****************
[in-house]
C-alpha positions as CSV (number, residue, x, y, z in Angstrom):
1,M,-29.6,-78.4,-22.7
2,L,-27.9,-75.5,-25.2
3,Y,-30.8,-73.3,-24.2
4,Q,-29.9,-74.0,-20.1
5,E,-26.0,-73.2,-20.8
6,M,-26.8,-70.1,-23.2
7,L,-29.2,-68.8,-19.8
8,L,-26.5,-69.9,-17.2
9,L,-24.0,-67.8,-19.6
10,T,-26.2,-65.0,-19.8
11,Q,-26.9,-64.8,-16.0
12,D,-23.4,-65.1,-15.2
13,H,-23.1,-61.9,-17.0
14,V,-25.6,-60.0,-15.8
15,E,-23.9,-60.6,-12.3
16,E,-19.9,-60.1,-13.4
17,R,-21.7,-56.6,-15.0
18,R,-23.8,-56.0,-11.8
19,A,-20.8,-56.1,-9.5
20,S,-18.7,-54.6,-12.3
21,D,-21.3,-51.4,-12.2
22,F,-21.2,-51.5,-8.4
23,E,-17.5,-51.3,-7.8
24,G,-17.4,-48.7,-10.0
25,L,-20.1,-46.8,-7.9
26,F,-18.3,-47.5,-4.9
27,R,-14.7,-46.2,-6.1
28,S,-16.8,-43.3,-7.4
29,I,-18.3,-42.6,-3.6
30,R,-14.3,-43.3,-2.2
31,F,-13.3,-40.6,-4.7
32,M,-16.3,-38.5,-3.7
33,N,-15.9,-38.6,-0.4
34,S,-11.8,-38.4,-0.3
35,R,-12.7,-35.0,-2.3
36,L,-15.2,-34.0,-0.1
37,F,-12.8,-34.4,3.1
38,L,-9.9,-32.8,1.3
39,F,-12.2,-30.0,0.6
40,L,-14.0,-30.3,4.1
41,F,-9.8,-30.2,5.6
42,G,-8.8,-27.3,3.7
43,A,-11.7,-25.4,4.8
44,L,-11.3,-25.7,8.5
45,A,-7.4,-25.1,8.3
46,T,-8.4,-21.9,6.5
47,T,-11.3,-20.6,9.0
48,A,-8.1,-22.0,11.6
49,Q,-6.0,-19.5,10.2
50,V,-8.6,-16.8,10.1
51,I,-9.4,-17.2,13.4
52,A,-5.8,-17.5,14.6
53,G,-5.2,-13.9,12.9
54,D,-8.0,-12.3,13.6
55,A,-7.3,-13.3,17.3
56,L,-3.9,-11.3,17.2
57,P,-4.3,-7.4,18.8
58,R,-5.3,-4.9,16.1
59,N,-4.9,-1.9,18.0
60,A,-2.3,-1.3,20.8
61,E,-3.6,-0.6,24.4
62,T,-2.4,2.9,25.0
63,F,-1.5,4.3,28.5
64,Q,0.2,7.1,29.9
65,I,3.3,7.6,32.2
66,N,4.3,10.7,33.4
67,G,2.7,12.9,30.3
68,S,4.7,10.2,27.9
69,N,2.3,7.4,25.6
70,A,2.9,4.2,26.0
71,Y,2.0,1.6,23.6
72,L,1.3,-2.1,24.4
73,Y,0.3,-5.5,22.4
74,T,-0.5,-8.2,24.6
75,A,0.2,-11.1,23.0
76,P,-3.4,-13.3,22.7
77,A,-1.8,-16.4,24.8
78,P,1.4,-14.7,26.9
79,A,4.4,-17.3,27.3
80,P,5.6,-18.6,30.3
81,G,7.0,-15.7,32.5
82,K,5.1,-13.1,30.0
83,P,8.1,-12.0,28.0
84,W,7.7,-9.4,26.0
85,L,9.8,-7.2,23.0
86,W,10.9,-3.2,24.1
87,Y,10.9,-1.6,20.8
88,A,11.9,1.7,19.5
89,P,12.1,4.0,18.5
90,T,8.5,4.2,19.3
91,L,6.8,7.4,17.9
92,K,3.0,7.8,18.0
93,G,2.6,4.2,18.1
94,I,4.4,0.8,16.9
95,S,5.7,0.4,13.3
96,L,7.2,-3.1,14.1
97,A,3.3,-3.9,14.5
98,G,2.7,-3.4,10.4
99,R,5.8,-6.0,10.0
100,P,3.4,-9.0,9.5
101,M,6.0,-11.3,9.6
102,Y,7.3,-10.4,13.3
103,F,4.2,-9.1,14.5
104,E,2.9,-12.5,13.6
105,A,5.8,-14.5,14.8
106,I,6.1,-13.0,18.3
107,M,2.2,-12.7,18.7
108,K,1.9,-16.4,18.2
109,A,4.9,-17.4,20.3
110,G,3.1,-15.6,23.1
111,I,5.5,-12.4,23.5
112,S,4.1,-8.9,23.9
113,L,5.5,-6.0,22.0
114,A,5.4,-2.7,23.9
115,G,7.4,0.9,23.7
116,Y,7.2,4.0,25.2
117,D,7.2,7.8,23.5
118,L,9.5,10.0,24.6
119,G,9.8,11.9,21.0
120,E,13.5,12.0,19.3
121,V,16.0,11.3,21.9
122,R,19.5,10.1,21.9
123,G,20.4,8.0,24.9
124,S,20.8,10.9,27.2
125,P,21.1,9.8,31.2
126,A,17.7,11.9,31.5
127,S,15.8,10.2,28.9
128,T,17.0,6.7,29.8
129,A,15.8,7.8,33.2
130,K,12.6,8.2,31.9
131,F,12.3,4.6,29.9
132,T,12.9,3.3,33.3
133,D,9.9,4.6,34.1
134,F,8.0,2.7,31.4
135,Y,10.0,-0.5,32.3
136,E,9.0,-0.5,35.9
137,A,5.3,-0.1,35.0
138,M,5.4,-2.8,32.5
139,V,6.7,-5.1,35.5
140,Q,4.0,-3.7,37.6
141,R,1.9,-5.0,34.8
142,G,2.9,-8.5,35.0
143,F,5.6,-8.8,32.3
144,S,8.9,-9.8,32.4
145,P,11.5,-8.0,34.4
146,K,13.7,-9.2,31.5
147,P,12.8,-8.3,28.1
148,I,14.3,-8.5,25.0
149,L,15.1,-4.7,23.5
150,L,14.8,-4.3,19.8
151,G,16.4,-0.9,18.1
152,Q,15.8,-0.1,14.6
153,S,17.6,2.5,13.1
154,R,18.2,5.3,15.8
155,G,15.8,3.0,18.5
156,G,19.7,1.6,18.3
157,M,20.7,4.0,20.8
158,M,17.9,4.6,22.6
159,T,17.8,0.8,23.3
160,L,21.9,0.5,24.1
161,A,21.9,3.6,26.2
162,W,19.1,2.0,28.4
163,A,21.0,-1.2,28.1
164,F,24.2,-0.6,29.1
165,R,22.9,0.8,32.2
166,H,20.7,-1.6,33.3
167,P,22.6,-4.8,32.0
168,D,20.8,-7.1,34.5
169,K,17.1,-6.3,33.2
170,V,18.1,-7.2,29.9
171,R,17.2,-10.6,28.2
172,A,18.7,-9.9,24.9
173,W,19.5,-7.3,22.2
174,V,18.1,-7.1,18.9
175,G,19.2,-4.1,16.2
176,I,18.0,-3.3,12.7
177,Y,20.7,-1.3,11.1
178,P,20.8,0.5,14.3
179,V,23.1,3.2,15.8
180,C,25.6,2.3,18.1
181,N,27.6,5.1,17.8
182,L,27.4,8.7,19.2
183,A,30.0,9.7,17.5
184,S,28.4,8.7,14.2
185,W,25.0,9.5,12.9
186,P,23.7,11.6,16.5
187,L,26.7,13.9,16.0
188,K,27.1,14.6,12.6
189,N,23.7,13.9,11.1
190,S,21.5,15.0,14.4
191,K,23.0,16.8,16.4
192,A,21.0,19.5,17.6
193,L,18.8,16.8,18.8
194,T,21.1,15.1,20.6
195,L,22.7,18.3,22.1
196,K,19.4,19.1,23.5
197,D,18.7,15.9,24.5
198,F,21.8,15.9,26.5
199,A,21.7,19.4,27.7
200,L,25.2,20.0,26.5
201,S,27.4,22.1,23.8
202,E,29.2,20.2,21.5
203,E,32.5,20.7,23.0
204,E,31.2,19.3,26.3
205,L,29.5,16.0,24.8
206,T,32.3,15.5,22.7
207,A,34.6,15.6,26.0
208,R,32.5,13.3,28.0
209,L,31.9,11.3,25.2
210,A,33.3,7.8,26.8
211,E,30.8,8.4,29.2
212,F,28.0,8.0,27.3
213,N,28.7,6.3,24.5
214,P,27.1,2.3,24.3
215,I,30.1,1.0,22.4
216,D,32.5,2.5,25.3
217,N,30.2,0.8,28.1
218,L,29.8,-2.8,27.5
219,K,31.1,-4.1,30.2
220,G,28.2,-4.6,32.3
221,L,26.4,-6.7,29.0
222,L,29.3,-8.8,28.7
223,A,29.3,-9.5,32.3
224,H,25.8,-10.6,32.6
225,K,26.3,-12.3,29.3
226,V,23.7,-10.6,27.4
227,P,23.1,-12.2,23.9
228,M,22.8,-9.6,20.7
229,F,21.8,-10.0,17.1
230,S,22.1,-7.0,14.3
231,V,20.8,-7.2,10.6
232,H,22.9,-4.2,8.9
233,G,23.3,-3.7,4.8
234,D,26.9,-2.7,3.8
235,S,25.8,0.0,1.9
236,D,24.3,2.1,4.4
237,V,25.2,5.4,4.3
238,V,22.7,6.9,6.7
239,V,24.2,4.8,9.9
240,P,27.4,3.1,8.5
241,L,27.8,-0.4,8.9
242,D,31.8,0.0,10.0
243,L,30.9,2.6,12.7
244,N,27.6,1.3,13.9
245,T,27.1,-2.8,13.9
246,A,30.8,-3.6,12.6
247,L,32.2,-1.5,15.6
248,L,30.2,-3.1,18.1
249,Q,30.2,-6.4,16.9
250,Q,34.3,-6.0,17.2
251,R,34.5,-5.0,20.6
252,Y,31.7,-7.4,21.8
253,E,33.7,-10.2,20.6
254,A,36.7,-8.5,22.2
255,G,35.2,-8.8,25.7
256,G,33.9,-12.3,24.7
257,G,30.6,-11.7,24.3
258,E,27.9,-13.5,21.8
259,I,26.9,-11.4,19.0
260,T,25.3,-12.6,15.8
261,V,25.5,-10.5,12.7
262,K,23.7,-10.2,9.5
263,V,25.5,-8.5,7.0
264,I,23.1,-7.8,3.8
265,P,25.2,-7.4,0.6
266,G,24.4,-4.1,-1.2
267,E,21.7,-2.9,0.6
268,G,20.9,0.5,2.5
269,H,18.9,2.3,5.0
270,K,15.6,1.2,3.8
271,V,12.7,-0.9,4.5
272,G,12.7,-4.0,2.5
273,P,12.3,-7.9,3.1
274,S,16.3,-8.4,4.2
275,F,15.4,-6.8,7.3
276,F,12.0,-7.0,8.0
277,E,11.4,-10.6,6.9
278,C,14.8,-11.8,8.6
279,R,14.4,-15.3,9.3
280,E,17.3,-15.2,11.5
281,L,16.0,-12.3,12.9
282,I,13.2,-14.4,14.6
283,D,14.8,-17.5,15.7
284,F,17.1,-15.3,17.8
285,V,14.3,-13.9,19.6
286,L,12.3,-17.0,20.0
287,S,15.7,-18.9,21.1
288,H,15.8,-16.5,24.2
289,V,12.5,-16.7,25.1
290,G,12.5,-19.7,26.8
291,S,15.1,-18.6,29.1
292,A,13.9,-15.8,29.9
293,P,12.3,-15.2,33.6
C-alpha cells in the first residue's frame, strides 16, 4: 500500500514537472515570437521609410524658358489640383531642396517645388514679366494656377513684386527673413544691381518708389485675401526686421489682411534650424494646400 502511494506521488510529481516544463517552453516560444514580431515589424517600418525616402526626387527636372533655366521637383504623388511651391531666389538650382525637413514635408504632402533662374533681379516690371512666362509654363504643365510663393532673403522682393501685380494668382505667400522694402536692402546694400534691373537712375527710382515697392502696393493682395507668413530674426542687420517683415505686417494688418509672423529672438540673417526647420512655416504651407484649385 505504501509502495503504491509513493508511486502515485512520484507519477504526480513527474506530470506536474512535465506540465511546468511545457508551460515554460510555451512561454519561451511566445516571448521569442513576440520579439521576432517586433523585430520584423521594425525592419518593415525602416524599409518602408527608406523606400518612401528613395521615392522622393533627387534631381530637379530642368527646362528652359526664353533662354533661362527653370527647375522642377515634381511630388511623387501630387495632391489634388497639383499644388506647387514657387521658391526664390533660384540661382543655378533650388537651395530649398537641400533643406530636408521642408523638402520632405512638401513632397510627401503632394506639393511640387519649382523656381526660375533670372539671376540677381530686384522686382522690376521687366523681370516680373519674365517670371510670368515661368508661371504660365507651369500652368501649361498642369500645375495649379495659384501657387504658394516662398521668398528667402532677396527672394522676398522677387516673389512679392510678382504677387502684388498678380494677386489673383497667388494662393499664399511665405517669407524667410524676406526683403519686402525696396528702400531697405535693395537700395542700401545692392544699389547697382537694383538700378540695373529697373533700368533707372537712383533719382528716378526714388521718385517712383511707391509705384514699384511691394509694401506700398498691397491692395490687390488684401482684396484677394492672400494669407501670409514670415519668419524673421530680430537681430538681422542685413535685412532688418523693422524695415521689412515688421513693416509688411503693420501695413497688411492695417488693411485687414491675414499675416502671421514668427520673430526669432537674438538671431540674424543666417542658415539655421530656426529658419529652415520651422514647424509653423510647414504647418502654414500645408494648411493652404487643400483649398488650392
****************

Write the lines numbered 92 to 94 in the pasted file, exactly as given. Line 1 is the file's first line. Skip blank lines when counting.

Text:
90,T,8.5,4.2,19.3
91,L,6.8,7.4,17.9
92,K,3.0,7.8,18.0